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They're useful, but note the agendas that shape the rankings.
The worst part about all these assessments is that we do not want help in getting better. We either want to be told we are doing great or we want to explain away a poor score. For example, in the latest state math testing we were told 31% failed. Instead of figuring out how to help 31% pass this test or to look at what is behind 31% failing, we cry that the test is too hard or that the test is inaccurate. We have become such a society where we would rather have an excuse instead of acknowledge we actually need to get better. The shame should be on us for ill preparing our children because we are scared to ever tell them they might have failed or they just do not yet measure up. If we are going to continue to water down not only education but our expectations as well, hen we need to also accept the average uninspiring society we are intentionally creating.
Residents would do well to look at the MMR ratings for their schools as determined by MDE. How is your school doing on closing the achievement gaps? How is your school doing on high school graduation rates? How is your school doing on seeing to it that students achieve at higher than expected rates? How are "at risk" students doing in your school? Ask your School Board what your school is doing to work on these four areas? As for a state rating Minnesota schools are mixed as I read the numbers. Our top achievers are doing well on SAT and ACT scores. But, we are 50th in closing the achievement gap and this is a serious problem. What's interesting to me is that we are 7+ years in this boat and we have made very little progress. And, as I visit schools I mostly see an attitude of "what can we do?" Too bad there's not better leadership at both district, school, and teacher leadership levels to inspire change that could make a difference in the future of the state for ALL students.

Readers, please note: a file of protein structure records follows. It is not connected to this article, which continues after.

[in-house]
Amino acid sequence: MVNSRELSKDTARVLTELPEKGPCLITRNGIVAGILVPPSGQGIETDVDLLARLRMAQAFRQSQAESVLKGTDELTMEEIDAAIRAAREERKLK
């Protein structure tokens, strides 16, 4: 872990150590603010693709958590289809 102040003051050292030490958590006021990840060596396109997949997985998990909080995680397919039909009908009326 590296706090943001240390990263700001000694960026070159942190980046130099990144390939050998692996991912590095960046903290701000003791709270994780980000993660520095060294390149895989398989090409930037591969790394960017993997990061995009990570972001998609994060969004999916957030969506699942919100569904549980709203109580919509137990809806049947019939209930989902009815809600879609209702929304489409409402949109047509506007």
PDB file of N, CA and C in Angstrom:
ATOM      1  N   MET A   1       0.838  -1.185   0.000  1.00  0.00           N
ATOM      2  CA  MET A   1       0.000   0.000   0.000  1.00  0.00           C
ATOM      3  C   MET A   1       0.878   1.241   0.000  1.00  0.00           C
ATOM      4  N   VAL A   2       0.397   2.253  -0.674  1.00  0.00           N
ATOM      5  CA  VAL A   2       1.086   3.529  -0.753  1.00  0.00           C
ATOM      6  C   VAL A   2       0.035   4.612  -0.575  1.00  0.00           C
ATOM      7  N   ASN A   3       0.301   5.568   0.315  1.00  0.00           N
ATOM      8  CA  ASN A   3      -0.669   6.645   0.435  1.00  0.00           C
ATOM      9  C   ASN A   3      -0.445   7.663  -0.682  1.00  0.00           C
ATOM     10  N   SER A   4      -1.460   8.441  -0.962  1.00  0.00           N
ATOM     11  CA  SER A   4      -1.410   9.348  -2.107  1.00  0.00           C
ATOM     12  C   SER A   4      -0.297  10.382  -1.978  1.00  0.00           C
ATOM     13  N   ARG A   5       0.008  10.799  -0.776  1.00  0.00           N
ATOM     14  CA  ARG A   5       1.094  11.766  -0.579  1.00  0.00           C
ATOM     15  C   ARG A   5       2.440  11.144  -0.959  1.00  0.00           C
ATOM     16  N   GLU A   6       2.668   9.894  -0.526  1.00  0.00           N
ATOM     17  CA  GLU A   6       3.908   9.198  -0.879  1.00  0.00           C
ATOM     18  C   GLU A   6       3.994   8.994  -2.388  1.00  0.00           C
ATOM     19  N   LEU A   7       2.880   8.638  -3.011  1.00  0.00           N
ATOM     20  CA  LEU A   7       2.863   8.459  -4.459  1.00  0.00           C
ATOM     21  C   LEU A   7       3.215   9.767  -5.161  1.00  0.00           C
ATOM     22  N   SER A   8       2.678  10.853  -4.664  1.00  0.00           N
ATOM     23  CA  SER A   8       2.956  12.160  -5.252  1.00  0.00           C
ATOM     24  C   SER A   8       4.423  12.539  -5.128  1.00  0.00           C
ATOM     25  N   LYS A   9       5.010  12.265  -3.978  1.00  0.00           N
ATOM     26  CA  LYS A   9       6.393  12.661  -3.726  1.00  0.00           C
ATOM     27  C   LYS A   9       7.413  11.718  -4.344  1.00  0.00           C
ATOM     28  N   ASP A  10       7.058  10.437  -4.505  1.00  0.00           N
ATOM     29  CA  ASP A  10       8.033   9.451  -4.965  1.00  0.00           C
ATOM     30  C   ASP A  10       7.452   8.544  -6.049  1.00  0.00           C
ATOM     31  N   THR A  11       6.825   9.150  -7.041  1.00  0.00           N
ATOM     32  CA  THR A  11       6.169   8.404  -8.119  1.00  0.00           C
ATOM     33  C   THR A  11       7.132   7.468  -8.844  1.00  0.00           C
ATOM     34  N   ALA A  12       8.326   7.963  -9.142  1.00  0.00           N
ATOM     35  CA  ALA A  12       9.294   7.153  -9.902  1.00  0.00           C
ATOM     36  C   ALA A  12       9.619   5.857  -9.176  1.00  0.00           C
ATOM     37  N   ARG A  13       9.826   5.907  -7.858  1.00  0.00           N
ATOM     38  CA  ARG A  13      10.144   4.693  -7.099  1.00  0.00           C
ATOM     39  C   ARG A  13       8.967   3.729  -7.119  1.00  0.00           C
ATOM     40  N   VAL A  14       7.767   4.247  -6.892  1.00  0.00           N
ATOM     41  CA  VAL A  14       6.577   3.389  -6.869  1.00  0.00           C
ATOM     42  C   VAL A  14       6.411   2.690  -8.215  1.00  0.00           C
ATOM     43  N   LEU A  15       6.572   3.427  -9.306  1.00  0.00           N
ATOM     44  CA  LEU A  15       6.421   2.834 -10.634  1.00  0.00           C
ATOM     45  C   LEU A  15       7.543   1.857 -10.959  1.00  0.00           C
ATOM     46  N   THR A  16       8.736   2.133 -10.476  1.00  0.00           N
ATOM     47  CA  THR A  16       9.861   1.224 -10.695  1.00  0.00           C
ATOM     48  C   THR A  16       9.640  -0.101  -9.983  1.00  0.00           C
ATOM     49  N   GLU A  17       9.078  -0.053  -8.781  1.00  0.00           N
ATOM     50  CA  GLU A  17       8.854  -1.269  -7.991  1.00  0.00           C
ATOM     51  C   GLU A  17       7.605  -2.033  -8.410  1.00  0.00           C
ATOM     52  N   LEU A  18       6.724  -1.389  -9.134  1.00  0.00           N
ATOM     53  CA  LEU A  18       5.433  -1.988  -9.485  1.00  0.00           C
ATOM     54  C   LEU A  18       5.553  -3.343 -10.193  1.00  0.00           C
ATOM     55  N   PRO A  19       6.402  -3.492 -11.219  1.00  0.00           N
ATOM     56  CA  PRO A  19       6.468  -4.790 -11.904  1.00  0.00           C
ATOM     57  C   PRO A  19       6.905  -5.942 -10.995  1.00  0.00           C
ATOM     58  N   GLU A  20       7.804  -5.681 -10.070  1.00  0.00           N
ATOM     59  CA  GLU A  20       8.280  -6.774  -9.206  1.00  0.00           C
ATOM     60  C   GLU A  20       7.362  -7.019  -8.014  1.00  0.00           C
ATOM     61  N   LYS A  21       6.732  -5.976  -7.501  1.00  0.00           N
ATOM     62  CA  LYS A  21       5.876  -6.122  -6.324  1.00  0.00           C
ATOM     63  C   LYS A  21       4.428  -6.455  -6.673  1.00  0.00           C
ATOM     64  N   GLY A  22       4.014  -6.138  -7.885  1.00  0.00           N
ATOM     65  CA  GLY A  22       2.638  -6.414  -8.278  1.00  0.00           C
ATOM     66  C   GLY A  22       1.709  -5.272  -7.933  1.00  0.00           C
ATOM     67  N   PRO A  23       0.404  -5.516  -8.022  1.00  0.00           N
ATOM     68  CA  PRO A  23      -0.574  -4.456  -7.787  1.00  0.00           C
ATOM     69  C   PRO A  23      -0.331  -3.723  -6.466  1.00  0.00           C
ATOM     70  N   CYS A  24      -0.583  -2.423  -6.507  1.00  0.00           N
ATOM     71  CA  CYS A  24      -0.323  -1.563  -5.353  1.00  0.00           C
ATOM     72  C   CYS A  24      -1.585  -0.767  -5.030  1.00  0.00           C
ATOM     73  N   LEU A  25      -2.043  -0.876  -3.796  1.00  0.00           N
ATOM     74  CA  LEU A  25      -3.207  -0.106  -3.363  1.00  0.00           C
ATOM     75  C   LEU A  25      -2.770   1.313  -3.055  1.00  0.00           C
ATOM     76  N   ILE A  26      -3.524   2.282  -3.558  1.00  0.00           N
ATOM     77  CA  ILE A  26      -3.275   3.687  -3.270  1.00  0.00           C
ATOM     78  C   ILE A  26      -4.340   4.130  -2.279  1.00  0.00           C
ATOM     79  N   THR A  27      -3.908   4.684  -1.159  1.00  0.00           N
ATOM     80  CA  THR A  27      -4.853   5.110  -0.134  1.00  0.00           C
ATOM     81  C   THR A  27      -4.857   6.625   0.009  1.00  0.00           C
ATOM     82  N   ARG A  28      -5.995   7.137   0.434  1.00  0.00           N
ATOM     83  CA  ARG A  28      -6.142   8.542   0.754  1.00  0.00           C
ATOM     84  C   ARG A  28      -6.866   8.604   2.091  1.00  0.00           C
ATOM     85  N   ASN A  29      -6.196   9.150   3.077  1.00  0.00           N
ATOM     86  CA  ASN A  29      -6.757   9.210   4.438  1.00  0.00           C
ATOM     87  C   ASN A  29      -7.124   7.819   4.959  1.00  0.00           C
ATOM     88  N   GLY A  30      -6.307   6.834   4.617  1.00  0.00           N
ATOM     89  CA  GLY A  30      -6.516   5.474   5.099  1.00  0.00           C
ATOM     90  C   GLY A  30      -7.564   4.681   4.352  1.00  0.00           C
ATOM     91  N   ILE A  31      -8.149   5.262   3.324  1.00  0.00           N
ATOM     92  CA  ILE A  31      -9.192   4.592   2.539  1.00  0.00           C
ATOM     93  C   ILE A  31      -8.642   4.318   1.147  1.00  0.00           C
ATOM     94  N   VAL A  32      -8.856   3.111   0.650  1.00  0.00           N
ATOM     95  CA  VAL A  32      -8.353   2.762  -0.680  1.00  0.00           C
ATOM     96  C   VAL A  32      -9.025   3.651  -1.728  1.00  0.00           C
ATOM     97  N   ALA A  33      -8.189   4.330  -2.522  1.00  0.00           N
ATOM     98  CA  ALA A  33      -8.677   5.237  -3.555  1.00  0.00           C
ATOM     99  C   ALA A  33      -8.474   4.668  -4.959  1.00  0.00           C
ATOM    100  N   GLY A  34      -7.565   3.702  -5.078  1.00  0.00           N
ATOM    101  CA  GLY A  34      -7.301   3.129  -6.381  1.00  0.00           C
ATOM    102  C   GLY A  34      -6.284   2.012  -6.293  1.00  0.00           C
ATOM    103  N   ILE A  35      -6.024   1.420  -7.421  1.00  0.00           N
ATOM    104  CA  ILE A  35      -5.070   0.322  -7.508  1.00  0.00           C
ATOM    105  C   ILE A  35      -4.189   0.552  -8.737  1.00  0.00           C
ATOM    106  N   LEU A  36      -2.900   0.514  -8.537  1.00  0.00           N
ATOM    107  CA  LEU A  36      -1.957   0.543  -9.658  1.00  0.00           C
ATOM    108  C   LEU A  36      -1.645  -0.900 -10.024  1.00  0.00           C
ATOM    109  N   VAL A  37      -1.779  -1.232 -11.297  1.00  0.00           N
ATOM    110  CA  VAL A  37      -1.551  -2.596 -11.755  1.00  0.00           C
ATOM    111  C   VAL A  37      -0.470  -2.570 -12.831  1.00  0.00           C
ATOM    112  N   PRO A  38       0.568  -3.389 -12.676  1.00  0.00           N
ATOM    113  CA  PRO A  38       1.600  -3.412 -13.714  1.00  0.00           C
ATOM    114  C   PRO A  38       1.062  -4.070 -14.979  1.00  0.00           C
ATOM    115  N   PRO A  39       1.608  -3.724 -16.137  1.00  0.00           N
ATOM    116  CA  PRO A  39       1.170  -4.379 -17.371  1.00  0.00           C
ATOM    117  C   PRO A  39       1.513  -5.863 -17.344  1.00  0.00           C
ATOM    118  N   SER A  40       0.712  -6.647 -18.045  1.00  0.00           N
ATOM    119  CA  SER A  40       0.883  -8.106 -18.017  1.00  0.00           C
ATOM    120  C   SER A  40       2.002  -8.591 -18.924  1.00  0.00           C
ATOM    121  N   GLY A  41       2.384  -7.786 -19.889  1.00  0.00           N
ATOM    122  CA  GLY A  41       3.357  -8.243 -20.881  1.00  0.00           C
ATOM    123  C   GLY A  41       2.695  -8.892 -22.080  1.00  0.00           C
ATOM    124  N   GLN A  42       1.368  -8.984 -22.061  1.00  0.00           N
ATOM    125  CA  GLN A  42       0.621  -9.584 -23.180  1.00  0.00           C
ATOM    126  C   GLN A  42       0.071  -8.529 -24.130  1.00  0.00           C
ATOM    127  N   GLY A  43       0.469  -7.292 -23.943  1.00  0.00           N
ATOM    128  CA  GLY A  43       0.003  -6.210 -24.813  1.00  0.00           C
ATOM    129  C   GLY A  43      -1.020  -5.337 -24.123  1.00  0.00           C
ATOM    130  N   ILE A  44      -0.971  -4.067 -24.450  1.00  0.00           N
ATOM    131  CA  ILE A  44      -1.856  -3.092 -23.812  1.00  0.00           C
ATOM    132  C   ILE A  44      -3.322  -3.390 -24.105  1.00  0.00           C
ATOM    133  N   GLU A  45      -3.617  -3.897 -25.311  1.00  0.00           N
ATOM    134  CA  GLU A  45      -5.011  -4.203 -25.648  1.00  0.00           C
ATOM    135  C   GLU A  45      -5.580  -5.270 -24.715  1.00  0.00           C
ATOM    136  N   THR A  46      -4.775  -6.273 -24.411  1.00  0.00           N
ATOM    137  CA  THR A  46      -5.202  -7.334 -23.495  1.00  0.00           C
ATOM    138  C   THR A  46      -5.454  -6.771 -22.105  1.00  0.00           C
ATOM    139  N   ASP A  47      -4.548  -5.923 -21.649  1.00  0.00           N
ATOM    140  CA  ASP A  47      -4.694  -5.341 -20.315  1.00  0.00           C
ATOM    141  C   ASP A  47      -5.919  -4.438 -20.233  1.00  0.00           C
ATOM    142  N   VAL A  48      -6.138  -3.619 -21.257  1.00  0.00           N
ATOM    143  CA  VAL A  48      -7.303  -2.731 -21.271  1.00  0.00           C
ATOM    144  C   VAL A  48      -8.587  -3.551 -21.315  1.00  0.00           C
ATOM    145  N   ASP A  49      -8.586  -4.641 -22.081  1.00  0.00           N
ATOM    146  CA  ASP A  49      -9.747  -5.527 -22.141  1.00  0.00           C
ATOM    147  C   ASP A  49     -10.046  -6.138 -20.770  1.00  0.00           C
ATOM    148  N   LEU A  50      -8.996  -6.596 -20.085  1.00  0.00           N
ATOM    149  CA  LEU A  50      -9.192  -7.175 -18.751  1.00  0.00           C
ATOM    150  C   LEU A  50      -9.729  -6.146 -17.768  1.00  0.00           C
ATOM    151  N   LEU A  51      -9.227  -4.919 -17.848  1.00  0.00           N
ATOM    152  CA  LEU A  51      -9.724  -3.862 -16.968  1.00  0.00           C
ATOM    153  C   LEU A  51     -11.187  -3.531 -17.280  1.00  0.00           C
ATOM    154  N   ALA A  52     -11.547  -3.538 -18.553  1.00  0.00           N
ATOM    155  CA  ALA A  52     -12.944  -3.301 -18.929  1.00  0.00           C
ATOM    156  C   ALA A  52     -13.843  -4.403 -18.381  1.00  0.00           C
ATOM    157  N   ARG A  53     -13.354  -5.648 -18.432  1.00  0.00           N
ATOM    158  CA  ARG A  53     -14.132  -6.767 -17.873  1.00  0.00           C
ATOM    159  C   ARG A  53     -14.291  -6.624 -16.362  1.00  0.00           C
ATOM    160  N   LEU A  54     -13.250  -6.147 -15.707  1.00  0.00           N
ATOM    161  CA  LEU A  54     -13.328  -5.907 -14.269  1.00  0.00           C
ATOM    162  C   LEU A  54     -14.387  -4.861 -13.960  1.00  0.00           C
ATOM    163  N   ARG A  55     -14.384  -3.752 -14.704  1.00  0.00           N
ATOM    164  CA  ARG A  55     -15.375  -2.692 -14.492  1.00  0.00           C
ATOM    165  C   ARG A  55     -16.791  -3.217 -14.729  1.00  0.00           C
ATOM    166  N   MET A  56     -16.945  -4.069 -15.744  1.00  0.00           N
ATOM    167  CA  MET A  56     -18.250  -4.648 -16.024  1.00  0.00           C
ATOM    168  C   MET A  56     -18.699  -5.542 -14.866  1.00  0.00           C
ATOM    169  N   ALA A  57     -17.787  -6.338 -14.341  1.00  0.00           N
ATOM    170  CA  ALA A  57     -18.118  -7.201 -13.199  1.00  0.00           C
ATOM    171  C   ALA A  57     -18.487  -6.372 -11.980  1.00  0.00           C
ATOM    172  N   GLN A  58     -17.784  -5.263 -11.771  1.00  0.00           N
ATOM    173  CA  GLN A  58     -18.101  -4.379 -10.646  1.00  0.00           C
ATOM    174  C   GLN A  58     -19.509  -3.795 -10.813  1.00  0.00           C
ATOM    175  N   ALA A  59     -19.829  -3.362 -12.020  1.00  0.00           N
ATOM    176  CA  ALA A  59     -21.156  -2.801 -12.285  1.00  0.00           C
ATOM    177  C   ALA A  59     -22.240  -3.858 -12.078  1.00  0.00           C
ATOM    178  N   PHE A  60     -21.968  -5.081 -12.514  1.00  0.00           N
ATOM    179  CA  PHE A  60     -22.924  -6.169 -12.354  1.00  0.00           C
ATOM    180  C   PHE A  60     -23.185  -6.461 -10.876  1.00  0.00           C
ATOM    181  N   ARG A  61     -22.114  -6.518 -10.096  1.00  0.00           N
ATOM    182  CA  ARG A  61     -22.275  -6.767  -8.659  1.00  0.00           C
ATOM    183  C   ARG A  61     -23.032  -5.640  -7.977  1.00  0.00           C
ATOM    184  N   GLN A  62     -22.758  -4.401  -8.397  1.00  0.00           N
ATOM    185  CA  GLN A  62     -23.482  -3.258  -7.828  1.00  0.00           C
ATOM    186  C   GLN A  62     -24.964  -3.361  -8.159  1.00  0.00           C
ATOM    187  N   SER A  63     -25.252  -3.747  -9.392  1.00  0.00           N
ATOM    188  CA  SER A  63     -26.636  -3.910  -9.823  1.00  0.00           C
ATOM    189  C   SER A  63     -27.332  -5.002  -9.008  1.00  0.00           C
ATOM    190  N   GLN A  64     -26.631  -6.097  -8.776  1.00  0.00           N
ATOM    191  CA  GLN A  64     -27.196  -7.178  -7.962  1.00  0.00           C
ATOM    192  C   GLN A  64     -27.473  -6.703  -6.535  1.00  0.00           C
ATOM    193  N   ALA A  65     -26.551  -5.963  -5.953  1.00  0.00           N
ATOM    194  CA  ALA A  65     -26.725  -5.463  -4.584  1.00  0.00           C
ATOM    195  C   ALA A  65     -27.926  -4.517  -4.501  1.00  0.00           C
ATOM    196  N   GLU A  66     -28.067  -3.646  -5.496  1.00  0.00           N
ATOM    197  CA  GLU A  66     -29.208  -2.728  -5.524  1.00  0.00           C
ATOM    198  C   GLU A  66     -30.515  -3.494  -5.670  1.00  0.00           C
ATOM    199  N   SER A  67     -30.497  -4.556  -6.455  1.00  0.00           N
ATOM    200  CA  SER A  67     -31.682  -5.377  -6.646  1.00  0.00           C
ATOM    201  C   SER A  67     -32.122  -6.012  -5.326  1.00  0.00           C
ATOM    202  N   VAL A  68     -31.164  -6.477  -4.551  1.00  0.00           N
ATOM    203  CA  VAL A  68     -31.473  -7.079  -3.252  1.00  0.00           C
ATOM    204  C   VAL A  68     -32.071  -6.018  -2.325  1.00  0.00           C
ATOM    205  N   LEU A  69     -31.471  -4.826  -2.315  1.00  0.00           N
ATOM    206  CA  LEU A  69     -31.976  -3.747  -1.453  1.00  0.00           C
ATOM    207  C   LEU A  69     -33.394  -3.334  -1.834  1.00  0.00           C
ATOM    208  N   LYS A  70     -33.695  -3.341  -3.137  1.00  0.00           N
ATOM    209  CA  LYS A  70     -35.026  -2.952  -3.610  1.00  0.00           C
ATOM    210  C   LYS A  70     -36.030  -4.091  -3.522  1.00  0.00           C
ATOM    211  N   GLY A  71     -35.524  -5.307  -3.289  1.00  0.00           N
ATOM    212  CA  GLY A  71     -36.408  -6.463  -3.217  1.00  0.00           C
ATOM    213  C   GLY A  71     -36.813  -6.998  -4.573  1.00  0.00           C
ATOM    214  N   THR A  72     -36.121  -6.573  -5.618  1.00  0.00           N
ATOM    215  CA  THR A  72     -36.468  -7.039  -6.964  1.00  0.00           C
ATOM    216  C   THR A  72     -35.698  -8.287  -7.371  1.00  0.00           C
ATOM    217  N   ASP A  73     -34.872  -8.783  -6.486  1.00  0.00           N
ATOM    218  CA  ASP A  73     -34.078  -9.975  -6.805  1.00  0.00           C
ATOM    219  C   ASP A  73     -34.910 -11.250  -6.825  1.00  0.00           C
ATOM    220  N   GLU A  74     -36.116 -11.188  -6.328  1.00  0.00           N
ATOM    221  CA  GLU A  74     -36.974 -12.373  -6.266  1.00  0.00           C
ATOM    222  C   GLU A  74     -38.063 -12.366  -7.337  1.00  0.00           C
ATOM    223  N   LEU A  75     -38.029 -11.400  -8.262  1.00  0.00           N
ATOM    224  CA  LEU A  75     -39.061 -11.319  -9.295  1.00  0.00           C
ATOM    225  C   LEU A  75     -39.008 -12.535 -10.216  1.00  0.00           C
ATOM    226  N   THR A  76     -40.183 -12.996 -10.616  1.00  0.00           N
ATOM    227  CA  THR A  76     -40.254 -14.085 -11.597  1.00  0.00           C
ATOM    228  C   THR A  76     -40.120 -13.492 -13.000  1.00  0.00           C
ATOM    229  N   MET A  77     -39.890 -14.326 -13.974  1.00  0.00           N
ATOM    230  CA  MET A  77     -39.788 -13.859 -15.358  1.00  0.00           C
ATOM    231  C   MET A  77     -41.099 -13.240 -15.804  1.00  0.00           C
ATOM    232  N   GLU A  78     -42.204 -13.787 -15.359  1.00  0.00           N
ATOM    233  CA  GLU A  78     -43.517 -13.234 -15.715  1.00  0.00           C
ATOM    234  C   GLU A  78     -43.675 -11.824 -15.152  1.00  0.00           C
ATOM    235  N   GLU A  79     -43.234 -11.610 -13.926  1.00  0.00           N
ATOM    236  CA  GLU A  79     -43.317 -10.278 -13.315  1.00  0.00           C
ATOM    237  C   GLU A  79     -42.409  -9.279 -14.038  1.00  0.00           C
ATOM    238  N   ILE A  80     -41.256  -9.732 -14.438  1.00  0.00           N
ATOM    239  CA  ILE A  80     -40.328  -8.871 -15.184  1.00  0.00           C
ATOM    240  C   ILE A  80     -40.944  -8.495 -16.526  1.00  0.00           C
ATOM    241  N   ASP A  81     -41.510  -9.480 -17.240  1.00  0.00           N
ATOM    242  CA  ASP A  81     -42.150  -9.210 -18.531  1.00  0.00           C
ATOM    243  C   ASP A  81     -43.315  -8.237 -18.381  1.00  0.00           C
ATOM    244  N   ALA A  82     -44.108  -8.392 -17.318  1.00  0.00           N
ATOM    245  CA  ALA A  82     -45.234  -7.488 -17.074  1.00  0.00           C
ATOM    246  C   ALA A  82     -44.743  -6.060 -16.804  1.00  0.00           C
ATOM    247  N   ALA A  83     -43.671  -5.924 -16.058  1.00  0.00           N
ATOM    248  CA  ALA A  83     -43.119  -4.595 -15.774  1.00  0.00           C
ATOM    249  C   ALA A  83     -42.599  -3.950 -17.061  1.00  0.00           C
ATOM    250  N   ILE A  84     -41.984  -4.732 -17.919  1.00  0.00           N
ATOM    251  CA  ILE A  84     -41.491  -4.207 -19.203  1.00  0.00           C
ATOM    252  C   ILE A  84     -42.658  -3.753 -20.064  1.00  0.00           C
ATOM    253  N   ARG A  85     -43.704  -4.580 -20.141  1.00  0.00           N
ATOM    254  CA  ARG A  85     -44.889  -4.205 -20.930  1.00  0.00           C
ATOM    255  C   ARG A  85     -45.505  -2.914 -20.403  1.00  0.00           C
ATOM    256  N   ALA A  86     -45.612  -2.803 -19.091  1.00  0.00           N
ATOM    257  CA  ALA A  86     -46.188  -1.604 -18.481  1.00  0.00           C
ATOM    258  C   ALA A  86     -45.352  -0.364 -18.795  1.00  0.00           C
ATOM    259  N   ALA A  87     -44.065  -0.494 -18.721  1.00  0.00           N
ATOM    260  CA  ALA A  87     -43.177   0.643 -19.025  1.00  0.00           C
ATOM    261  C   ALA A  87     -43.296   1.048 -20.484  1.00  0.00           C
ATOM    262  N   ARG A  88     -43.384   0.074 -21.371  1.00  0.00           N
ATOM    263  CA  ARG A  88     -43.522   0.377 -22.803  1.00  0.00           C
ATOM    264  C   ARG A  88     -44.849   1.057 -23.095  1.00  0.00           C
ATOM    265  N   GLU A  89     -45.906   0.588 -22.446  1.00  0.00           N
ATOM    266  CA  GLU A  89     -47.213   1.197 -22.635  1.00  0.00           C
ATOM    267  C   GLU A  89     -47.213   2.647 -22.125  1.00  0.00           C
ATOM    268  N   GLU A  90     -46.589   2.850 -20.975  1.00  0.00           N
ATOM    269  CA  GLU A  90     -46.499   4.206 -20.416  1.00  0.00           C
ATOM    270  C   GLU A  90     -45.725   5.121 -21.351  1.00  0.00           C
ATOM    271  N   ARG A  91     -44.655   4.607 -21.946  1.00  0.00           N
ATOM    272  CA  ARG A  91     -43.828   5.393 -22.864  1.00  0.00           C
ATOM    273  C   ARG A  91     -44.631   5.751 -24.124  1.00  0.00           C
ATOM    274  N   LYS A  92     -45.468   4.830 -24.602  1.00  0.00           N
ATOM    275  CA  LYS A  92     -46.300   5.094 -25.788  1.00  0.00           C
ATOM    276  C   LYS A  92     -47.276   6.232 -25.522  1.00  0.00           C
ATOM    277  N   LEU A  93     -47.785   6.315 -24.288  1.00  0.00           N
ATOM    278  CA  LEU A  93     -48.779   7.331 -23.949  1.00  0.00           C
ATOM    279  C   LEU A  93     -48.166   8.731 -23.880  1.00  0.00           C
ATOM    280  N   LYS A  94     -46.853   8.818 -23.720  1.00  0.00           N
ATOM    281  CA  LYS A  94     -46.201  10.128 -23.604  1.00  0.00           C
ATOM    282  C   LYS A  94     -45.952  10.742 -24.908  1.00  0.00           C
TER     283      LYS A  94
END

jchillman12: Thanks for telling it as it is.
bluedevil101Jan. 13, 13 5:49 PM
Residents would do well to look at the MMR ratings for their schools as determined by MDE. How is your school doing on closing the achievement gaps? How is your school doing on high school graduation rates? How is your school doing on seeing to it that students achieve at higher than expected rates? How are "at risk" students doing in your school? --------------------- These are four FANTASTIC questions you've posed. I'd like to add another: How is your school doing with incoming transfer students from other systems? The school where I work spends massive amounts of time, energy, and resources trying to help the students you've described, and we find the vast majority (80-90% or so) of the ones who struggle with these criteria come from other places, . We've found that we do a fantastic job educating our students. They start with us, stay with us, and they thrive with us. The data backs this up. Where we struggle greatly is dealing with problems generated elsewhere - other schools, other districts, other states. We DON'T do a very good job fixing the problems created elsewhere, and this is where we absolutely MUST get better. It's difficult, because it breaks my heart to pull resources and attention away from students and families who have done all the right things all along, but that is clearly what society - and you - feel we should do.